How Civil Forfeiture Results in Assets Being Taken

Posted on Jun 24, 2015 in Criminal Defense

In 2014, agencies of the Justice Department made $3.9 billion from seizing assets. This money came from civil asset seizures. By contrast, the agencies of the Justice Department made just $679 million in criminal asset seizures.

Civil asset forfeiture is a controversial practice because the government does not have to charge you with a crime, much less convict you of wrongdoing, in order to take your money. There is also no requirement the government prove your guilt beyond a reasonable doubt.

The Washington Post reported on one specific case that shows how civil asset forfeiture can affect an innocent person, but there are many more such stories that occur over the course of the year. If the government seizes your assets through civil forfeiture, you need to be proactive and begin fighting for your rights right away. A New Orleans criminal defense law firm can help you fight the loss of your assets so you can try to get your money or property returned to you.

The Possibility of Losing Your Money and Other Assets is Real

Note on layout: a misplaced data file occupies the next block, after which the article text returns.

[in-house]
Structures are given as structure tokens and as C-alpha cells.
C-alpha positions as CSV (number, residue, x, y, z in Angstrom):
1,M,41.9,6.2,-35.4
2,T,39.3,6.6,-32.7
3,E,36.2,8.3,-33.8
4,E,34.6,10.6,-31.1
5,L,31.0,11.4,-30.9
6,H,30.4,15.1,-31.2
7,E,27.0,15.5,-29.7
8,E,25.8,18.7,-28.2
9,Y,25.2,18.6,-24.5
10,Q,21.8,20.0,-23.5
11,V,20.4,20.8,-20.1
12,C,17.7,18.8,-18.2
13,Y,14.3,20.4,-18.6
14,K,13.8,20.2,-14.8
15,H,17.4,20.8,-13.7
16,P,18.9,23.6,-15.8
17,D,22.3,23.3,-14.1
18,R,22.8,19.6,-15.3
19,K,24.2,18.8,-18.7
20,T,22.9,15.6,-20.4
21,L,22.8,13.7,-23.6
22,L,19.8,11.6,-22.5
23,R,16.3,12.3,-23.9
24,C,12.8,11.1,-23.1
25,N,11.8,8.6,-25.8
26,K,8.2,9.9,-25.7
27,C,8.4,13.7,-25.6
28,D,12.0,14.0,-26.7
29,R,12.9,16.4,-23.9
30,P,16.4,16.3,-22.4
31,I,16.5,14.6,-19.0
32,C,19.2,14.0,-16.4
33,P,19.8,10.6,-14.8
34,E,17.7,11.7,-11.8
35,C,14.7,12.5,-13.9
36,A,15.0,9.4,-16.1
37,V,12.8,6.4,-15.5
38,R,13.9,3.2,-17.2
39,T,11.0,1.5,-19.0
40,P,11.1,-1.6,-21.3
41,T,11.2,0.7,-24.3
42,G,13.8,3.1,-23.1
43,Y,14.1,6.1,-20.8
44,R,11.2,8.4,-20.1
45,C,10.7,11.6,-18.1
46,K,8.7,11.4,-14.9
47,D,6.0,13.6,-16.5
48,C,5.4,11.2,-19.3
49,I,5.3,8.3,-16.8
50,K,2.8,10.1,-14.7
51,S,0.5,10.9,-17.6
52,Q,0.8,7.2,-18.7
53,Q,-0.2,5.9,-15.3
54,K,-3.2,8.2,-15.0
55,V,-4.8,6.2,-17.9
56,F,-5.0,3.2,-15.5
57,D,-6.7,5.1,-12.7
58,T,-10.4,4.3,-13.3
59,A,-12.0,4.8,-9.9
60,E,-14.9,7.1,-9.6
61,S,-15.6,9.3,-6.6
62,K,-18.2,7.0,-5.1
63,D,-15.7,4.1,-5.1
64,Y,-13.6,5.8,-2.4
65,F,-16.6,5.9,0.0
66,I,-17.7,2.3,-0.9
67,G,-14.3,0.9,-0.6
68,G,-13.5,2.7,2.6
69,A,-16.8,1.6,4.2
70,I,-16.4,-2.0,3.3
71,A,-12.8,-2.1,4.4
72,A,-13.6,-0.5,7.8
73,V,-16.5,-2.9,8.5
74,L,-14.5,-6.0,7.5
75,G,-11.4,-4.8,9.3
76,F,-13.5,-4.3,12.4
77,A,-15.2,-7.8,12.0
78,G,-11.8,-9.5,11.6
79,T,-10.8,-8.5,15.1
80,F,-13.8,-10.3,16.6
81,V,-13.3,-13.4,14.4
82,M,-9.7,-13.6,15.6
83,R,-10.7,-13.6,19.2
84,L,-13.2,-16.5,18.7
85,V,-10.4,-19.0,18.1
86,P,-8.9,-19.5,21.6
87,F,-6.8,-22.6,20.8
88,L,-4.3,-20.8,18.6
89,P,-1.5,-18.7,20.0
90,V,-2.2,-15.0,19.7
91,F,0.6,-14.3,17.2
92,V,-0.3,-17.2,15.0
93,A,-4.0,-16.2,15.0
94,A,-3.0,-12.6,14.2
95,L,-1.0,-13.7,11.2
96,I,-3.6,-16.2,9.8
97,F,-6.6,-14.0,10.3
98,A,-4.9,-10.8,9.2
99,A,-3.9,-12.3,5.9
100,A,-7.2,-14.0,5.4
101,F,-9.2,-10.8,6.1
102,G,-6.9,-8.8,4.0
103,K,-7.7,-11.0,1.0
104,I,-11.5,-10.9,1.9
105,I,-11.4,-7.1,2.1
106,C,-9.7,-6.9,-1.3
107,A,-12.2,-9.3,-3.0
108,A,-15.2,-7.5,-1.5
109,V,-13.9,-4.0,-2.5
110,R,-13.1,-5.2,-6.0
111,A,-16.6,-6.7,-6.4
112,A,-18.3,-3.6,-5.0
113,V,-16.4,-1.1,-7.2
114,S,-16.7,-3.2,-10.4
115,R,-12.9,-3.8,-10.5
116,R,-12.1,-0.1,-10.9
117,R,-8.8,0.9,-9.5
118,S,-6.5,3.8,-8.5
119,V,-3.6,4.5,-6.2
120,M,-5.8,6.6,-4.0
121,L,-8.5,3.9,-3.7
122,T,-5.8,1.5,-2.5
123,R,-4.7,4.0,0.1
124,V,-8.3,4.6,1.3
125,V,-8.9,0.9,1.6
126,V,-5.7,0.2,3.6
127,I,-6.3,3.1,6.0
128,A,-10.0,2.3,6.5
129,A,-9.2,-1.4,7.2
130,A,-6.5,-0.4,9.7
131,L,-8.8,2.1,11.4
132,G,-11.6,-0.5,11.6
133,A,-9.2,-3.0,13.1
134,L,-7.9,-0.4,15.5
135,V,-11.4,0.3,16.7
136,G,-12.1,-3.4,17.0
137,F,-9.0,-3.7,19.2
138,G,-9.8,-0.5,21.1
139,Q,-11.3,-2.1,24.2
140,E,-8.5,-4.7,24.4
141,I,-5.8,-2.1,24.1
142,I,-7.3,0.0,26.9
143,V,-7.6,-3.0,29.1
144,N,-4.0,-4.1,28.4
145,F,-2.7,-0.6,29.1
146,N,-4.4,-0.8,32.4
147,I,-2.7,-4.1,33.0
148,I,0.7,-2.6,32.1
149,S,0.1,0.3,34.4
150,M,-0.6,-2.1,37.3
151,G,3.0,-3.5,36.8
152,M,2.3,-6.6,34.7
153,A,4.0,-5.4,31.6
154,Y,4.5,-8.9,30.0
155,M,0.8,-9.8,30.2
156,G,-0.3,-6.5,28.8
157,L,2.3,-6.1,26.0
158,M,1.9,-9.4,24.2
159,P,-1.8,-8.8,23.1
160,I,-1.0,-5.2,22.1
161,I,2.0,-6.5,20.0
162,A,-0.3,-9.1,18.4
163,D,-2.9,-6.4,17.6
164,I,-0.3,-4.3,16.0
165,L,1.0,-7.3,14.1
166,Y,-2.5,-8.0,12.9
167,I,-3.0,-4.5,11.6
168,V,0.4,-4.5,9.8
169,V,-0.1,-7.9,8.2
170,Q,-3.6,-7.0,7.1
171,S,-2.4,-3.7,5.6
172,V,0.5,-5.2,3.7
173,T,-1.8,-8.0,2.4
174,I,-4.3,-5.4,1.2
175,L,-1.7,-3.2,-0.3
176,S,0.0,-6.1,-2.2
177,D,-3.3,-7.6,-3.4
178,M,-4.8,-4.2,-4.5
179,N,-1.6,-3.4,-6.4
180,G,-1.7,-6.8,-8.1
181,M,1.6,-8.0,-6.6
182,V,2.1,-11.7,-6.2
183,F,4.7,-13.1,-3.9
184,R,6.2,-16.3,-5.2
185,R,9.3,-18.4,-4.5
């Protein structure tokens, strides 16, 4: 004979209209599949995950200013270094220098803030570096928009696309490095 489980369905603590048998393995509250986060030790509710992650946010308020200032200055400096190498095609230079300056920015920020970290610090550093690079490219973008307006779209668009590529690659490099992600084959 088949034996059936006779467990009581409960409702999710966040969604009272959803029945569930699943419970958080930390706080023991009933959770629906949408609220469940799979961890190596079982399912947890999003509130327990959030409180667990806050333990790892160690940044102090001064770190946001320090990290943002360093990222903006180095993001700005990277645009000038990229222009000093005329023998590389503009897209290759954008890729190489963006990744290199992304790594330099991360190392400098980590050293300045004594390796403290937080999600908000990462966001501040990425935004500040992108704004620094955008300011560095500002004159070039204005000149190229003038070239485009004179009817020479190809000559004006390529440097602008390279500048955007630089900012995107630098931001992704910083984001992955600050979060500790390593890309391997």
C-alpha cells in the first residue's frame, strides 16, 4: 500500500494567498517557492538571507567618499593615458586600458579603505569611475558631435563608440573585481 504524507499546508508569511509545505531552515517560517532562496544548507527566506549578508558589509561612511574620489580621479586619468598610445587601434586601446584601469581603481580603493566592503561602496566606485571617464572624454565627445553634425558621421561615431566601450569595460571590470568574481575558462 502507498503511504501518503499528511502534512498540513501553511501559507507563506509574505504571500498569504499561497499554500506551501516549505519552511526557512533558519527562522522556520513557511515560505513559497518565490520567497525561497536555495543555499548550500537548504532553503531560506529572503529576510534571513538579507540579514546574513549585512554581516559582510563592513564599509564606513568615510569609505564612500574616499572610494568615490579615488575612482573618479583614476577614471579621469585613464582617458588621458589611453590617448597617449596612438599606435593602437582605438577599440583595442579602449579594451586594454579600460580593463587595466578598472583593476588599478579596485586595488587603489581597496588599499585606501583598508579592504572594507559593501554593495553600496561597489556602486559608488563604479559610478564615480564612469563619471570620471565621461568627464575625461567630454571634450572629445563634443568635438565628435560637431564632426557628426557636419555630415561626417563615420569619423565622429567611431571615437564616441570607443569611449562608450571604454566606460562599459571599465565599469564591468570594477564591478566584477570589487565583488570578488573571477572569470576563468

The Washington Post told the story of a civil asset forfeiture that occurred when a young man was taking a train from Detroit to Los Angeles. He had $16,000 with him, which he hoped to use to fulfill a lifelong dream of creating a music video company in Los Angeles. He brought the money, which was his life savings, in cash because he had previously had a difficult time withdrawing large amounts of cash from bank accounts out of state.

While he was on his train journey, an agent from the Drug Enforcement Agency boarded the train and began questioning passengers. The young man told the agents he was going to Los Angeles to make a music video and the agents asked to search his bags. When he agreed, the agents found the money. The young man told the agents where it had come from and even said they could call his mother in order to confirm his story.

Despite no evidence to suggest any criminal wrongdoing, the DEA agents indicated that they believed the money came from some type of drug activities. No drugs, no guns and nothing incriminating was found in the young man’s baggage, yet they took every dollar of his $16,000.

Like many who have their assets taken in a civil forfeiture, this young man faced an uphill legal battle to try to recover his funds. There is no presumption of innocence and whenever a law enforcement officer has a suspicion of wrongdoing — even a vague one — it is possible for money and assets to be taken. Police have cited things like trash in a vehicle, tinted windows and air fresheners in the car in past civil asset forfeiture cases in order to justify taking people’s money and property.

If you have your assets seized, it is imperative that you are proactive in trying to recover them. Contact a criminal defense law firm in New Orleans as soon as possible to help you fight to get your funds returned and provide assistance if you also face any underlying criminal charges in connection with the forfeiture.

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